Kangaroo Manufacture

Kangaroo leather started to be used commercially in 1805 and was, originally at least, purely a cheaper substitute for kid leather. As time progressed the manufacturers realised just how versatile and desirable Kangaroo leather was. At around this time, it was used by prison convicts making shoes for retail. It was soon discovered that because of the properties of this particular leather, finer boots, gloves and sporting goods could be made using this material.  By the 19th Centuries there were many tanneries that were used purely to process and manufacture Kangaroo leather. Its popularity rose exponentially and it was estimated that around 80% of the kangaroo leather produced was imported all over the world.

Kangaroo leather is so desirable because the hide has no fat on it, there are no sweat glands in the skin and elastin is evenly distributed throughout it. This means that it is much easier to produce an evenly surfaced, there is not reduction in strength over the ‘imperfections’ and it has a very high tensile strength.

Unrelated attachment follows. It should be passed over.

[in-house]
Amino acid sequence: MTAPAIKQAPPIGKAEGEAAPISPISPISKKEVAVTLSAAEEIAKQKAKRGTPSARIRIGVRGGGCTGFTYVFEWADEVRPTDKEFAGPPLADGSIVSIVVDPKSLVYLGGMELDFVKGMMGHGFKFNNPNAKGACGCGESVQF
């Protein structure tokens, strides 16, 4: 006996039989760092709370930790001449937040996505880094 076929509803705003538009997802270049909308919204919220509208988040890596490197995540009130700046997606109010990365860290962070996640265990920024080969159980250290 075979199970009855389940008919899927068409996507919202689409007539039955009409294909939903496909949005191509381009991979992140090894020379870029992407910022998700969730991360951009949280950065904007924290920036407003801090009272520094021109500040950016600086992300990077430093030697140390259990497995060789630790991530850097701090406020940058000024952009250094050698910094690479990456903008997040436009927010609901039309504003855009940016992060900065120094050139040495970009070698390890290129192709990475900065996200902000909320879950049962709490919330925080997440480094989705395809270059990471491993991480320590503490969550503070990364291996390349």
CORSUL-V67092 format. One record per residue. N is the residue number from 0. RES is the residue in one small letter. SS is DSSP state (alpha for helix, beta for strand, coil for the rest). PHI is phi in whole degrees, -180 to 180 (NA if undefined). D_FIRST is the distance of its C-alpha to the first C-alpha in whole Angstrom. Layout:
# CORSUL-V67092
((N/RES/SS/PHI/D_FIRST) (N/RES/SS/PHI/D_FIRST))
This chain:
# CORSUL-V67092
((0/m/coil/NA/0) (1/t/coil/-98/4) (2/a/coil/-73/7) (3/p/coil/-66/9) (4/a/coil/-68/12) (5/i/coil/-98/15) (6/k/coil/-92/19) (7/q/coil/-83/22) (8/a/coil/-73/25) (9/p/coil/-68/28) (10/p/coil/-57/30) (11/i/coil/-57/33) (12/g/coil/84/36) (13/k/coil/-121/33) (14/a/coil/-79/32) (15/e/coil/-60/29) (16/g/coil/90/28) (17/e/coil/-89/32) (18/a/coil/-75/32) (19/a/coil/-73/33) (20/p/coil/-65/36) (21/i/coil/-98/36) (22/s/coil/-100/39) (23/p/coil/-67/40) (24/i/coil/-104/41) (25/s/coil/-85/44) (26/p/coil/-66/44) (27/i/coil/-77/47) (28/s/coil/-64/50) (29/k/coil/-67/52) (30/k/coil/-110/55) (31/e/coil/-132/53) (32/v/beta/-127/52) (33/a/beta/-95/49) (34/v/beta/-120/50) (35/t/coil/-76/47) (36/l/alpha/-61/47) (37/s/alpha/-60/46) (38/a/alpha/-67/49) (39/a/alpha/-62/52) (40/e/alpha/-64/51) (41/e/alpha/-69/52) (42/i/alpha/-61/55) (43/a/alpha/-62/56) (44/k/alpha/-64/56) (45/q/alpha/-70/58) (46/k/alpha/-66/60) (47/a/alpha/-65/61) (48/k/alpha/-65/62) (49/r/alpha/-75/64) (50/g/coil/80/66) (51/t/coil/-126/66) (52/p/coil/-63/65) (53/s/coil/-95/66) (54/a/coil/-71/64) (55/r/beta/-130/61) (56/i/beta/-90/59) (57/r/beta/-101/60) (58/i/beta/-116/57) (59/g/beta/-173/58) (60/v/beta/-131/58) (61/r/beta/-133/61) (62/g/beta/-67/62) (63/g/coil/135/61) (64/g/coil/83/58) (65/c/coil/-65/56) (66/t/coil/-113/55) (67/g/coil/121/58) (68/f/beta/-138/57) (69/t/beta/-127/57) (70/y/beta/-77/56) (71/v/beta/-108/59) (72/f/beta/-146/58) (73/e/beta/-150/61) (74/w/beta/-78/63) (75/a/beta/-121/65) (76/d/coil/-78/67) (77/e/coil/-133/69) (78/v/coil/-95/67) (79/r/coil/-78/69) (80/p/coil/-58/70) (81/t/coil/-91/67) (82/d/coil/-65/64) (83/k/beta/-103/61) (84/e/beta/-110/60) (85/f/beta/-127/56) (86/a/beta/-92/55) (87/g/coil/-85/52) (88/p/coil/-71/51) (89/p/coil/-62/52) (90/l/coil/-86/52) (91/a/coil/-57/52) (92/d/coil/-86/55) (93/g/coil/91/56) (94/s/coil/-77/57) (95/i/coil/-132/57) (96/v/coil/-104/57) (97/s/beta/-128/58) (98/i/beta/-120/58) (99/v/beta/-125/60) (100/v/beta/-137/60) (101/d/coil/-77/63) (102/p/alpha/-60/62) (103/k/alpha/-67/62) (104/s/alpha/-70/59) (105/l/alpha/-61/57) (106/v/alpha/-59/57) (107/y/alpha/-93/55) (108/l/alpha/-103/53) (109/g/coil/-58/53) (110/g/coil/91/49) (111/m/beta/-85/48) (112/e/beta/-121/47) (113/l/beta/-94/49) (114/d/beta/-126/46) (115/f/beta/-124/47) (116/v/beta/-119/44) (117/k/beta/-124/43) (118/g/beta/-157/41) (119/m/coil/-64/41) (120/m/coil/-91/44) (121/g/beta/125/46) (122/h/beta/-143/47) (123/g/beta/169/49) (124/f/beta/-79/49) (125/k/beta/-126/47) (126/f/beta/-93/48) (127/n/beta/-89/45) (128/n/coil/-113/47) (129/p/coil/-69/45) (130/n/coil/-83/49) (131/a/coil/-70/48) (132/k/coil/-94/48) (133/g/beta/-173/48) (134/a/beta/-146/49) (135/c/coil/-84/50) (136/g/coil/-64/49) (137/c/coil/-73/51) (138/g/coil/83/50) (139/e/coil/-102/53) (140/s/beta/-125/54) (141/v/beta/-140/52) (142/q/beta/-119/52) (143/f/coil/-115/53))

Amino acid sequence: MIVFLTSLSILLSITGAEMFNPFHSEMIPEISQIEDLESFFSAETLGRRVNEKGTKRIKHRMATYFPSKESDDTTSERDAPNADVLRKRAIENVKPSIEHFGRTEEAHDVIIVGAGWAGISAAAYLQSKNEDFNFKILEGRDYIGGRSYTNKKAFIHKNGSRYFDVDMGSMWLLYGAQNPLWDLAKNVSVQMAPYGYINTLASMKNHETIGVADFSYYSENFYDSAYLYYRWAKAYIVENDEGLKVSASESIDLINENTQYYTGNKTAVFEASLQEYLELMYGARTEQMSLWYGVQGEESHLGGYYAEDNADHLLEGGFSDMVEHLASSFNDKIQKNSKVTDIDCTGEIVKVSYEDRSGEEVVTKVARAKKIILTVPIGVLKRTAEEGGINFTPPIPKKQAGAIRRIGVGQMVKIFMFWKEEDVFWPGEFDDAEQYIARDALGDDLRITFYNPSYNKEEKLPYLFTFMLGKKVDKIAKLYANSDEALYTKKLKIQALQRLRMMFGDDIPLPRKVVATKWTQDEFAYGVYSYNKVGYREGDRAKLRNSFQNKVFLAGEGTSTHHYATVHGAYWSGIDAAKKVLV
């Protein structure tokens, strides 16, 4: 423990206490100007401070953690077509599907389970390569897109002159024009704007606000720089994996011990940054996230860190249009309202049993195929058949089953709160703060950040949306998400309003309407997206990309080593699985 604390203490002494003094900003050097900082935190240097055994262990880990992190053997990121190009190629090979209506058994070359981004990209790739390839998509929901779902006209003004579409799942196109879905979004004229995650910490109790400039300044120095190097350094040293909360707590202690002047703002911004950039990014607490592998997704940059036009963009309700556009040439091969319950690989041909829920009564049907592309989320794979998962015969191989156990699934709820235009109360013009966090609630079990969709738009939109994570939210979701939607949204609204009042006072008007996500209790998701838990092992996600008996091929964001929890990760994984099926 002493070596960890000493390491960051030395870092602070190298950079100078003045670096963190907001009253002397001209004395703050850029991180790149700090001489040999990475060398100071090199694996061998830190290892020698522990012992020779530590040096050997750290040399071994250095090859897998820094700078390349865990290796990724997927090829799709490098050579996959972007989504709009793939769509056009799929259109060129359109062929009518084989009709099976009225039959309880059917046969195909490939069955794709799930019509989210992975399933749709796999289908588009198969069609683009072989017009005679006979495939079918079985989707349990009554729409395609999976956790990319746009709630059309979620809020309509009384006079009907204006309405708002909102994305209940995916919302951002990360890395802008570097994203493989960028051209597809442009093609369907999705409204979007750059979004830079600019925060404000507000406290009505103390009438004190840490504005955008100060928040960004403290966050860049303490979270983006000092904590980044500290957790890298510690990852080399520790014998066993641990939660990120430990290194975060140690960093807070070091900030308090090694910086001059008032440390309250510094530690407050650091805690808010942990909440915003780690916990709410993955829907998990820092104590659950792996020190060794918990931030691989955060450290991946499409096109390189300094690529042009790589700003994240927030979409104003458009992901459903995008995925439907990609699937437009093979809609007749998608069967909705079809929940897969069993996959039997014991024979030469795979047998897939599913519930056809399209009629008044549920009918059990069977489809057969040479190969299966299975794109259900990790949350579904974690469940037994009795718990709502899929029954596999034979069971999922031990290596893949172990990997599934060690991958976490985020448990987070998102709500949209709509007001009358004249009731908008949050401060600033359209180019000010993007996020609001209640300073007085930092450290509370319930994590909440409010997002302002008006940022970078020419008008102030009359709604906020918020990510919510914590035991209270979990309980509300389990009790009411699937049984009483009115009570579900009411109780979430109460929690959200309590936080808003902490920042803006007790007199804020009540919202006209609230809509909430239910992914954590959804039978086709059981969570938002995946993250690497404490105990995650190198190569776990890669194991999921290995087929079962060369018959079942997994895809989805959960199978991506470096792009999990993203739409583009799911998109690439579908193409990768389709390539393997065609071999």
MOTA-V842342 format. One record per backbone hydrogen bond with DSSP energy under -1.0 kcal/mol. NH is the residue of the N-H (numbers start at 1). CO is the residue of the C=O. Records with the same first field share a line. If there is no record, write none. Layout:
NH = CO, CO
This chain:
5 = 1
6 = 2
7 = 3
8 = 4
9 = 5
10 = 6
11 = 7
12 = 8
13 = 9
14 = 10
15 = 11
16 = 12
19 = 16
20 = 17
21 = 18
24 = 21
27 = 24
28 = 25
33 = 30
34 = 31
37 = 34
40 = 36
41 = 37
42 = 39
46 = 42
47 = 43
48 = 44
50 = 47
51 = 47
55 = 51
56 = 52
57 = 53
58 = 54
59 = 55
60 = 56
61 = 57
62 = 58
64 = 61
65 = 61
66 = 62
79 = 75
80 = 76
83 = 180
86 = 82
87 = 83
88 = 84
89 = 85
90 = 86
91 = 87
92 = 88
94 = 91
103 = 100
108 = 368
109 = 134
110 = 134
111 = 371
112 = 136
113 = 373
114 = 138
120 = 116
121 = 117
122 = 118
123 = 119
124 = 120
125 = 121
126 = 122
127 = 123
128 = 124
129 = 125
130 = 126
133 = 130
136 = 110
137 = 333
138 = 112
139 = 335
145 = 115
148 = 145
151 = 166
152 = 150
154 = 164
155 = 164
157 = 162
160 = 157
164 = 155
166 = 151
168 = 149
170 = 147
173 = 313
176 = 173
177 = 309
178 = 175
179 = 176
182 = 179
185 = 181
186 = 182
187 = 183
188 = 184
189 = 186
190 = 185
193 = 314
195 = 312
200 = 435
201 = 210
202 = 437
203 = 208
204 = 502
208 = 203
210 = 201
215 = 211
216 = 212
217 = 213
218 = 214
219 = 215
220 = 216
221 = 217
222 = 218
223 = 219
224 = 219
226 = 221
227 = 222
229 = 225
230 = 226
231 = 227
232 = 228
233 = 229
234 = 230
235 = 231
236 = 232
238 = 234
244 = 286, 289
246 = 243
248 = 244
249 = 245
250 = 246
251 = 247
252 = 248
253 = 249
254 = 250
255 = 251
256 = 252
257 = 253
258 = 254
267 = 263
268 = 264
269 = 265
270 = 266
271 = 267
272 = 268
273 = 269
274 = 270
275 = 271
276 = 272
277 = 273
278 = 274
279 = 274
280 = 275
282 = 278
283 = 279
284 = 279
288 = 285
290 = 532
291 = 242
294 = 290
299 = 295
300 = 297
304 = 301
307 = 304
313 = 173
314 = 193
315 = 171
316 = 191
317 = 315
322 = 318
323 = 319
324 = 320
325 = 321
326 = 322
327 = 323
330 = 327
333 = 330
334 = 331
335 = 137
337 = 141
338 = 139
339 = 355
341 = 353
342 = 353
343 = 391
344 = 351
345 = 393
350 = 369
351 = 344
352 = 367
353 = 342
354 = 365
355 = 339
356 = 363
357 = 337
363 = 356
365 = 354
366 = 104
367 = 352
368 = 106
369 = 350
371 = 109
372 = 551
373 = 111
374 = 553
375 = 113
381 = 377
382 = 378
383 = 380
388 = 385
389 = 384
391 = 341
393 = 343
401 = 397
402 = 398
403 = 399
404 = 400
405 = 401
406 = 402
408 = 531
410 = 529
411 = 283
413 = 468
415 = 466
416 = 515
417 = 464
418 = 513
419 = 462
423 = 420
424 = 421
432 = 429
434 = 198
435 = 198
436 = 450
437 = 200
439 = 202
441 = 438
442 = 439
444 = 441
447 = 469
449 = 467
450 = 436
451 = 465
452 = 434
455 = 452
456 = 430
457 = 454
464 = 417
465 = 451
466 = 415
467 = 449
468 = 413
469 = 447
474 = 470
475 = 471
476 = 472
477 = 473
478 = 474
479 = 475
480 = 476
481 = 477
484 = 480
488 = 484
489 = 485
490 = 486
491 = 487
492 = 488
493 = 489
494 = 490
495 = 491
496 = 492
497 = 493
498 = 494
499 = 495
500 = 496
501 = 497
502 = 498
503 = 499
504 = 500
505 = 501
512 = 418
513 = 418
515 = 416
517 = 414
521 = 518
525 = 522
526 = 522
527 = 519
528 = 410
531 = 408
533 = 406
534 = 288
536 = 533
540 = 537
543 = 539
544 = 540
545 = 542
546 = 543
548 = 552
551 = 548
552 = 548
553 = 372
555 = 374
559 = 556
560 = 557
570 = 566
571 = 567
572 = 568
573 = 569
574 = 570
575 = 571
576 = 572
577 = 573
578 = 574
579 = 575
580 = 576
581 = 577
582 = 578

In Australia Kangaroos have never been farmed for their hides and are usually from wild free-ranging animals. They are protected by hunting laws to eliminate the possibility of extinction. The hides are usually a by-product of the meat industry which reduces the amount of waste produced. Kangaroo production is one of the most sustainable and humane.

Properties of Kangaroo

  • Strongest lightweight leather in the world
  • Flexible
  • Durable
  • Has a softly-milled grain surface
  • Good tear resistance
  • Abrasion resistant
  • Thin
  • Versatile
  • Even thickness
  • Less Imperfections means less waste

Uses of Kangaroo in Fashion Past and Present

  • Footwear. 50% of all the Kangaroo leather that is produced is used for shoes
  • Jackets
  • Accessories
  • Gloves
  • Wallets
  • Bags
  • Purses
  • Garments
  • Moccasins
  • Hats
  • Motorbike Leathers
  • Military Boots

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Written by Kelly Mitchell

Kelly Mitchell, extremely competent and reliable, she is currently in her third year at the University of Lincoln UK, studying Fashion. Kelly is responsible for the Fabrics, Fibers and Leathers sections of our Dictionary

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